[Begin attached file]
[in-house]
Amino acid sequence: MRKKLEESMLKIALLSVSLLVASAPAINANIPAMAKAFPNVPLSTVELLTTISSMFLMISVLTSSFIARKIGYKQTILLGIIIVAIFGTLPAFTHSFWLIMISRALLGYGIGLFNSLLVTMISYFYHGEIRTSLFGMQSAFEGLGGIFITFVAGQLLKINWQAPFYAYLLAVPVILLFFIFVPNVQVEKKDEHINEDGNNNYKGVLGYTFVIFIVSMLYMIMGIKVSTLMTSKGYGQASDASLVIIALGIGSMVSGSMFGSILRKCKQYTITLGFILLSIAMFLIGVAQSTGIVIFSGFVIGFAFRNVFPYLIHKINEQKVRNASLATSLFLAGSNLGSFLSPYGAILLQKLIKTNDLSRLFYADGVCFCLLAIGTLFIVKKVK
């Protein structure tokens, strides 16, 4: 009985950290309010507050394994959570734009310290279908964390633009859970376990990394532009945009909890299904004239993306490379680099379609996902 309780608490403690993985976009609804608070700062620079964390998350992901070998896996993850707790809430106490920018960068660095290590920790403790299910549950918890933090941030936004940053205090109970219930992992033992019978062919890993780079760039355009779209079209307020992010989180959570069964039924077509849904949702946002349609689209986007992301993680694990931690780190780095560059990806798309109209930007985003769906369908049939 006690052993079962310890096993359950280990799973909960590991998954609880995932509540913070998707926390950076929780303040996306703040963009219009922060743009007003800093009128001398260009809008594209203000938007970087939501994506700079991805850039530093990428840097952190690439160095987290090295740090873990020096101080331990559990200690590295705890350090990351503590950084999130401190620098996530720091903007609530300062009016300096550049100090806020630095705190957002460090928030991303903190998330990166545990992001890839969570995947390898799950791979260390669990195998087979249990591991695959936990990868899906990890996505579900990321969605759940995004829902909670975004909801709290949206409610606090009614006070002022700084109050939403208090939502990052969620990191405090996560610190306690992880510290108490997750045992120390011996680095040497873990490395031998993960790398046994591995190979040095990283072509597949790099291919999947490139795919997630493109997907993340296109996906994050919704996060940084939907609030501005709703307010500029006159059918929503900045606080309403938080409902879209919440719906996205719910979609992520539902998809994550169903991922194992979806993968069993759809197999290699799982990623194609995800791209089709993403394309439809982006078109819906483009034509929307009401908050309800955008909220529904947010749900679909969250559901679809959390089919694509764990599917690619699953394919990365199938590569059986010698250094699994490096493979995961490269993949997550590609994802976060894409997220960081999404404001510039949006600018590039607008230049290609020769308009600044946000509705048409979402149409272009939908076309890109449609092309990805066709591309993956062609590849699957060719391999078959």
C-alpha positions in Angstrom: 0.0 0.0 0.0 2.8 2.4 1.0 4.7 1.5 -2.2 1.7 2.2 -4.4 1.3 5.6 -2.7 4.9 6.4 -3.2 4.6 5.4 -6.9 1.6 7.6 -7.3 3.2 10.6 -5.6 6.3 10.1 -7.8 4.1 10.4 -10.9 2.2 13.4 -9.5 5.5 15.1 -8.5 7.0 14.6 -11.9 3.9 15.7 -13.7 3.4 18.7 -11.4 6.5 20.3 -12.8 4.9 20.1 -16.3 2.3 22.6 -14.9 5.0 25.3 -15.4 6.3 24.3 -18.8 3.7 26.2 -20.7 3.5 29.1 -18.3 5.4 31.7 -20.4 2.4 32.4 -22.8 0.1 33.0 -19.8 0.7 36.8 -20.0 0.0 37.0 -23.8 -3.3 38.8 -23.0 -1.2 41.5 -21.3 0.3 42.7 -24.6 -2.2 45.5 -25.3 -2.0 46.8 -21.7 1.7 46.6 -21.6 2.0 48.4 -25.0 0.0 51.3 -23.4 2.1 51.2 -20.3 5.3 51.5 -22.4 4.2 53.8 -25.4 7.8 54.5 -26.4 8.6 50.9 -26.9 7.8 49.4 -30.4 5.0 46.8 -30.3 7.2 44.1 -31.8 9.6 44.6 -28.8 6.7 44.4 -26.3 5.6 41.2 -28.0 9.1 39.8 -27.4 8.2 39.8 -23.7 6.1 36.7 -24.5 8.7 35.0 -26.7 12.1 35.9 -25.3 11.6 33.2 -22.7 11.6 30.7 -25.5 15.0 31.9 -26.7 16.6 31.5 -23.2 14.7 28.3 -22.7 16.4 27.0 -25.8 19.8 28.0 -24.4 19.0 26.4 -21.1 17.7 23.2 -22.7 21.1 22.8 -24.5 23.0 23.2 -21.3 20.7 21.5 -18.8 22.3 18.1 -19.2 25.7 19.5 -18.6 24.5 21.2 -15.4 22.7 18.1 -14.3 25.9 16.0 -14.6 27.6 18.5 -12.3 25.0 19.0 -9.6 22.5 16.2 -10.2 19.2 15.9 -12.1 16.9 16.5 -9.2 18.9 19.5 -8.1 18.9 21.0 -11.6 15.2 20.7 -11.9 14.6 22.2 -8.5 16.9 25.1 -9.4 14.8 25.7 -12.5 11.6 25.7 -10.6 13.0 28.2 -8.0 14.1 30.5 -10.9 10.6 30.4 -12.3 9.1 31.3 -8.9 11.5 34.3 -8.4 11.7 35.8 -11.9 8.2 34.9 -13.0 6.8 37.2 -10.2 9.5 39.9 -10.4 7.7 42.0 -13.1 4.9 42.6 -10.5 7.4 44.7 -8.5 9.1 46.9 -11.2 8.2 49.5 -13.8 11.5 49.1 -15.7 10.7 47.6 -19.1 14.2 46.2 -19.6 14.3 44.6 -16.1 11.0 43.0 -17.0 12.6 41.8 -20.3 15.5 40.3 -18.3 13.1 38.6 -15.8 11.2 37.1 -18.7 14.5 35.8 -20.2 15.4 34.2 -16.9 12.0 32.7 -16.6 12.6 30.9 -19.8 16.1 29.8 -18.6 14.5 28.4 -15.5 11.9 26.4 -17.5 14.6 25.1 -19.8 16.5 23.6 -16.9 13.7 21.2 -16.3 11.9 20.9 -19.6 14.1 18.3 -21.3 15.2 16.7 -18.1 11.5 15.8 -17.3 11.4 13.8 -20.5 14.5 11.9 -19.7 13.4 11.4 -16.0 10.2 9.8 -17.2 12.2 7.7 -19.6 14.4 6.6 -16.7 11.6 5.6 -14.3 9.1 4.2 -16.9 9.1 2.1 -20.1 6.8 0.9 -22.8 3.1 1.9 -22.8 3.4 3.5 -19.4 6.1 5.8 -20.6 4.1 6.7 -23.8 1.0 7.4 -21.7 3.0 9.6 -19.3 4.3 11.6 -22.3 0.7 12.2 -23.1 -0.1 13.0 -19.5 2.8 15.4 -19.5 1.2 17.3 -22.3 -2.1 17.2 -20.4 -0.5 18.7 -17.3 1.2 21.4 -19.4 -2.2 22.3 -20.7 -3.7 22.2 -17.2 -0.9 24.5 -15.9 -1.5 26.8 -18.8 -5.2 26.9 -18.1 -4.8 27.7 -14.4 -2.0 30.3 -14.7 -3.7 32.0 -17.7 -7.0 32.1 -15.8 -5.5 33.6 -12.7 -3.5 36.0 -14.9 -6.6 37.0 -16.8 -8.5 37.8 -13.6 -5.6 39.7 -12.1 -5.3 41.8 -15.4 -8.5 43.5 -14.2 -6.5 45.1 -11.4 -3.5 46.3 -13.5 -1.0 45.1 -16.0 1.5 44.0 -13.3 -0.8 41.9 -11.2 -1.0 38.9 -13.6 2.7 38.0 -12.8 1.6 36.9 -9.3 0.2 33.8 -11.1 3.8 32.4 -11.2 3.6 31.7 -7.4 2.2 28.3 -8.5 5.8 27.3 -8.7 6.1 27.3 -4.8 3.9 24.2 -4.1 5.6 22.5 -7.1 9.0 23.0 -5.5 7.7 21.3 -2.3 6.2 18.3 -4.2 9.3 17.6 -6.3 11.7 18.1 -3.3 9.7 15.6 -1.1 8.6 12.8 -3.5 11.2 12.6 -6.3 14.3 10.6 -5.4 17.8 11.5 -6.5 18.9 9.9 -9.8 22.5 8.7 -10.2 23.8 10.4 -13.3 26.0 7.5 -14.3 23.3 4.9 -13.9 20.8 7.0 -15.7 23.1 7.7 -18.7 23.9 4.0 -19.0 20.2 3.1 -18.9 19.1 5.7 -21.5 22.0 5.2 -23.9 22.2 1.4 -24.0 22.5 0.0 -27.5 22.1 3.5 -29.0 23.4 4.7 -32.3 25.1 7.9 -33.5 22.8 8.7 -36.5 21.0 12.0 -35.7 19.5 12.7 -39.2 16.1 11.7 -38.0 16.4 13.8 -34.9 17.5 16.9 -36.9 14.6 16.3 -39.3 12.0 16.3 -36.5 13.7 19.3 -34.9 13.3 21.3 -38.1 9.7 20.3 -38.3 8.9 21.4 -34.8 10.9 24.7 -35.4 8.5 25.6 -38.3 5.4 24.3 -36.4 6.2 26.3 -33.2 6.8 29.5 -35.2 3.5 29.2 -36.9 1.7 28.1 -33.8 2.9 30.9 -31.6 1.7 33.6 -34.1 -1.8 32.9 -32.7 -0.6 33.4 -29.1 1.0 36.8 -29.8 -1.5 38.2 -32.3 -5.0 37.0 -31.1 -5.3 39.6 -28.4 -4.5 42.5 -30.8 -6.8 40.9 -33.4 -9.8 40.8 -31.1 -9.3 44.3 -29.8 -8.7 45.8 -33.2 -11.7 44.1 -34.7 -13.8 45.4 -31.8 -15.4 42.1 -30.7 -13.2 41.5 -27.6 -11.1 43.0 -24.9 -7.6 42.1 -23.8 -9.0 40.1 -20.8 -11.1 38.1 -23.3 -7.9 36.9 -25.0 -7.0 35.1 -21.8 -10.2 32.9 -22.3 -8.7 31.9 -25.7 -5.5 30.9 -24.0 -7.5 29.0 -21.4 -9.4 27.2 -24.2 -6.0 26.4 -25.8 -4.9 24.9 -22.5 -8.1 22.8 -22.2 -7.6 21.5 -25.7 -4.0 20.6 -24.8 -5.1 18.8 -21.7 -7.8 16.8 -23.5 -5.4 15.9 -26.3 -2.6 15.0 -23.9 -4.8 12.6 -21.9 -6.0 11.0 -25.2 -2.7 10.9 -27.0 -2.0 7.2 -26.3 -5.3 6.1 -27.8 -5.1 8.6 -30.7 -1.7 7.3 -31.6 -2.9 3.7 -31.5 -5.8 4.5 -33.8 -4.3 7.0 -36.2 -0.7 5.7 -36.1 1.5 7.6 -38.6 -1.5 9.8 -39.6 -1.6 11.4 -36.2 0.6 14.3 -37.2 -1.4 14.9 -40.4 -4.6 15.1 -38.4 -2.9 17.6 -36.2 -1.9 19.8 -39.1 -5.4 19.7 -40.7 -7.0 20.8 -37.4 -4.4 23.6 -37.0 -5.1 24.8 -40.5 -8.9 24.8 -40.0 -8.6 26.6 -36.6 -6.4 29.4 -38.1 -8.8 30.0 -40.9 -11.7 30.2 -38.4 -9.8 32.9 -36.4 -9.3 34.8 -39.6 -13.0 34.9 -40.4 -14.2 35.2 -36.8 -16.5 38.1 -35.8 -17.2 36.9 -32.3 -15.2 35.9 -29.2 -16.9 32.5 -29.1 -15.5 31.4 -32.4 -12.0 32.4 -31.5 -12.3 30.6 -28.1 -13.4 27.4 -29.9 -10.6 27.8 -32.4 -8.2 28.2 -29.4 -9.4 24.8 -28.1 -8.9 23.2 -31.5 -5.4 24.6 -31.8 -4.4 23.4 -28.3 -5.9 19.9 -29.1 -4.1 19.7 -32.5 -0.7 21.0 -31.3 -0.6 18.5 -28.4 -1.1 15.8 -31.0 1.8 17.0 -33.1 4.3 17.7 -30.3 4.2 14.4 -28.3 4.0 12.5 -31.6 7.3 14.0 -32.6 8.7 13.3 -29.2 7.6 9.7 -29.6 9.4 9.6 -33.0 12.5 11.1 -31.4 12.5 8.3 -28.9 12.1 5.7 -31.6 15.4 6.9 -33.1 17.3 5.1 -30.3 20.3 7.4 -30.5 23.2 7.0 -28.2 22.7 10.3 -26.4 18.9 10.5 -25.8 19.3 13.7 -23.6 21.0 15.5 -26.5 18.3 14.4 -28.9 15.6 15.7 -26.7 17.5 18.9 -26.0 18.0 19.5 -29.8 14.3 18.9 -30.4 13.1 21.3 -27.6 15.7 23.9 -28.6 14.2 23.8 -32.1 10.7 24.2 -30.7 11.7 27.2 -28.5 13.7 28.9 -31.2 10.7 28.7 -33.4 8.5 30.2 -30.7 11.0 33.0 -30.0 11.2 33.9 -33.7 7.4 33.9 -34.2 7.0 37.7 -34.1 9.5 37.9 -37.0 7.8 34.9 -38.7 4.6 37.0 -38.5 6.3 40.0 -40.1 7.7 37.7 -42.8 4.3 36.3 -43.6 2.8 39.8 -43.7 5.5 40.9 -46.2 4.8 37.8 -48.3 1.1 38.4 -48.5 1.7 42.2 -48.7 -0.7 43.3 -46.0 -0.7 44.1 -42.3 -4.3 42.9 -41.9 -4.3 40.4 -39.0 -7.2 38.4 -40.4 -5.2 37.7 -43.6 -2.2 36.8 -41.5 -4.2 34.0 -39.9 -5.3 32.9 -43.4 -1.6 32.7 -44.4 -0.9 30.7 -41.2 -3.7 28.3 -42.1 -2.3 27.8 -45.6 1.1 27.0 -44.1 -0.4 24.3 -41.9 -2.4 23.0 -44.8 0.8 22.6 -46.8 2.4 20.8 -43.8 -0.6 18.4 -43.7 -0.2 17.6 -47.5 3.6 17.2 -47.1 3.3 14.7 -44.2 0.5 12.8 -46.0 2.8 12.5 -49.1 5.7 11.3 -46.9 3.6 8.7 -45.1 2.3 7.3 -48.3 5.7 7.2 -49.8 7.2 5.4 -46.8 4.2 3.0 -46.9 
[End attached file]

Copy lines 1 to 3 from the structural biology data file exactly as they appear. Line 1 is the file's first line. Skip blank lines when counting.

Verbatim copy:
[in-house]
Amino acid sequence: MRKKLEESMLKIALLSVSLLVASAPAINANIPAMAKAFPNVPLSTVELLTTISSMFLMISVLTSSFIARKIGYKQTILLGIIIVAIFGTLPAFTHSFWLIMISRALLGYGIGLFNSLLVTMISYFYHGEIRTSLFGMQSAFEGLGGIFITFVAGQLLKINWQAPFYAYLLAVPVILLFFIFVPNVQVEKKDEHINEDGNNNYKGVLGYTFVIFIVSMLYMIMGIKVSTLMTSKGYGQASDASLVIIALGIGSMVSGSMFGSILRKCKQYTITLGFILLSIAMFLIGVAQSTGIVIFSGFVIGFAFRNVFPYLIHKINEQKVRNASLATSLFLAGSNLGSFLSPYGAILLQKLIKTNDLSRLFYADGVCFCLLAIGTLFIVKKVK
């Protein structure tokens, strides 16, 4: 009985950290309010507050394994959570734009310290279908964390633009859970376990990394532009945009909890299904004239993306490379680099379609996902 309780608490403690993985976009609804608070700062620079964390998350992901070998896996993850707790809430106490920018960068660095290590920790403790299910549950918890933090941030936004940053205090109970219930992992033992019978062919890993780079760039355009779209079209307020992010989180959570069964039924077509849904949702946002349609689209986007992301993680694990931690780190780095560059990806798309109209930007985003769906369908049939 006690052993079962310890096993359950280990799973909960590991998954609880995932509540913070998707926390950076929780303040996306703040963009219009922060743009007003800093009128001398260009809008594209203000938007970087939501994506700079991805850039530093990428840097952190690439160095987290090295740090873990020096101080331990559990200690590295705890350090990351503590950084999130401190620098996530720091903007609530300062009016300096550049100090806020630095705190957002460090928030991303903190998330990166545990992001890839969570995947390898799950791979260390669990195998087979249990591991695959936990990868899906990890996505579900990321969605759940995004829902909670975004909801709290949206409610606090009614006070002022700084109050939403208090939502990052969620990191405090996560610190306690992880510290108490997750045992120390011996680095040497873990490395031998993960790398046994591995190979040095990283072509597949790099291919999947490139795919997630493109997907993340296109996906994050919704996060940084939907609030501005709703307010500029006159059918929503900045606080309403938080409902879209919440719906996205719910979609992520539902998809994550169903991922194992979806993968069993759809197999290699799982990623194609995800791209089709993403394309439809982006078109819906483009034509929307009401908050309800955008909220529904947010749900679909969250559901679809959390089919694509764990599917690619699953394919990365199938590569059986010698250094699994490096493979995961490269993949997550590609994802976060894409997220960081999404404001510039949006600018590039607008230049290609020769308009600044946000509705048409979402149409272009939908076309890109449609092309990805066709591309993956062609590849699957060719391999078959």